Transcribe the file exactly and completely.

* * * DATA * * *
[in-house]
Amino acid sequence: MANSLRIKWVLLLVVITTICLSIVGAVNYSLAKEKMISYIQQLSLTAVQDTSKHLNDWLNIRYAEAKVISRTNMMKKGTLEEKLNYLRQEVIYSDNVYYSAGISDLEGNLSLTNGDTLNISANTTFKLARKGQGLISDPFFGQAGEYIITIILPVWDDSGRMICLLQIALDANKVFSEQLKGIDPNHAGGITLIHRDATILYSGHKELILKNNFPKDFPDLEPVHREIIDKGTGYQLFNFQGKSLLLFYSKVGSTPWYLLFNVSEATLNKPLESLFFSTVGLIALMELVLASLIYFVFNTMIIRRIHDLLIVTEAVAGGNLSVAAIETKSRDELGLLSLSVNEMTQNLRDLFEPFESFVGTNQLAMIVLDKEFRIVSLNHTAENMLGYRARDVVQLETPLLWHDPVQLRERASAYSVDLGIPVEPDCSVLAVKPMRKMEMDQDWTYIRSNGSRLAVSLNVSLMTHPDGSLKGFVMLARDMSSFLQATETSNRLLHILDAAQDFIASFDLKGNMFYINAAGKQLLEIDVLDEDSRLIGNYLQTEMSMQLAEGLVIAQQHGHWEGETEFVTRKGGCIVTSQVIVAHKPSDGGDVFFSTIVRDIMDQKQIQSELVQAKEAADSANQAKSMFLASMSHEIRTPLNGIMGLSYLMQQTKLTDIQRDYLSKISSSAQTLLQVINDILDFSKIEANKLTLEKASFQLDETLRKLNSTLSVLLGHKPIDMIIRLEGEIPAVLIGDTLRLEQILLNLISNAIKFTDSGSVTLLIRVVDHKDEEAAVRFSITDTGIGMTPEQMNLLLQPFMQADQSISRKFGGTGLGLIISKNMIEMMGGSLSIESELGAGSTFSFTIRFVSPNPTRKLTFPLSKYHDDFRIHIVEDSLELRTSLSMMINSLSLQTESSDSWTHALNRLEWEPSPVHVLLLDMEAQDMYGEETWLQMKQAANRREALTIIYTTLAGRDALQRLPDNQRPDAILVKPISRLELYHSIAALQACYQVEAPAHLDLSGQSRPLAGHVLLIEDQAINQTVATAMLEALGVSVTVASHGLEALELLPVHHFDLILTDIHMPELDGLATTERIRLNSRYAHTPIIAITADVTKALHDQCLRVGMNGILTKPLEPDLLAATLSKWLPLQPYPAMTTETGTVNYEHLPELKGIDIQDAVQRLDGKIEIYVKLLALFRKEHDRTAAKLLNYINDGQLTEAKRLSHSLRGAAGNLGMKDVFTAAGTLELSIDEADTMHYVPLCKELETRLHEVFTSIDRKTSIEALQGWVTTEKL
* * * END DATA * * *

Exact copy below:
[in-house]
Amino acid sequence: MANSLRIKWVLLLVVITTICLSIVGAVNYSLAKEKMISYIQQLSLTAVQDTSKHLNDWLNIRYAEAKVISRTNMMKKGTLEEKLNYLRQEVIYSDNVYYSAGISDLEGNLSLTNGDTLNISANTTFKLARKGQGLISDPFFGQAGEYIITIILPVWDDSGRMICLLQIALDANKVFSEQLKGIDPNHAGGITLIHRDATILYSGHKELILKNNFPKDFPDLEPVHREIIDKGTGYQLFNFQGKSLLLFYSKVGSTPWYLLFNVSEATLNKPLESLFFSTVGLIALMELVLASLIYFVFNTMIIRRIHDLLIVTEAVAGGNLSVAAIETKSRDELGLLSLSVNEMTQNLRDLFEPFESFVGTNQLAMIVLDKEFRIVSLNHTAENMLGYRARDVVQLETPLLWHDPVQLRERASAYSVDLGIPVEPDCSVLAVKPMRKMEMDQDWTYIRSNGSRLAVSLNVSLMTHPDGSLKGFVMLARDMSSFLQATETSNRLLHILDAAQDFIASFDLKGNMFYINAAGKQLLEIDVLDEDSRLIGNYLQTEMSMQLAEGLVIAQQHGHWEGETEFVTRKGGCIVTSQVIVAHKPSDGGDVFFSTIVRDIMDQKQIQSELVQAKEAADSANQAKSMFLASMSHEIRTPLNGIMGLSYLMQQTKLTDIQRDYLSKISSSAQTLLQVINDILDFSKIEANKLTLEKASFQLDETLRKLNSTLSVLLGHKPIDMIIRLEGEIPAVLIGDTLRLEQILLNLISNAIKFTDSGSVTLLIRVVDHKDEEAAVRFSITDTGIGMTPEQMNLLLQPFMQADQSISRKFGGTGLGLIISKNMIEMMGGSLSIESELGAGSTFSFTIRFVSPNPTRKLTFPLSKYHDDFRIHIVEDSLELRTSLSMMINSLSLQTESSDSWTHALNRLEWEPSPVHVLLLDMEAQDMYGEETWLQMKQAANRREALTIIYTTLAGRDALQRLPDNQRPDAILVKPISRLELYHSIAALQACYQVEAPAHLDLSGQSRPLAGHVLLIEDQAINQTVATAMLEALGVSVTVASHGLEALELLPVHHFDLILTDIHMPELDGLATTERIRLNSRYAHTPIIAITADVTKALHDQCLRVGMNGILTKPLEPDLLAATLSKWLPLQPYPAMTTETGTVNYEHLPELKGIDIQDAVQRLDGKIEIYVKLLALFRKEHDRTAAKLLNYINDGQLTEAKRLSHSLRGAAGNLGMKDVFTAAGTLELSIDEADTMHYVPLCKELETRLHEVFTSIDRKTSIEALQGWVTTEKL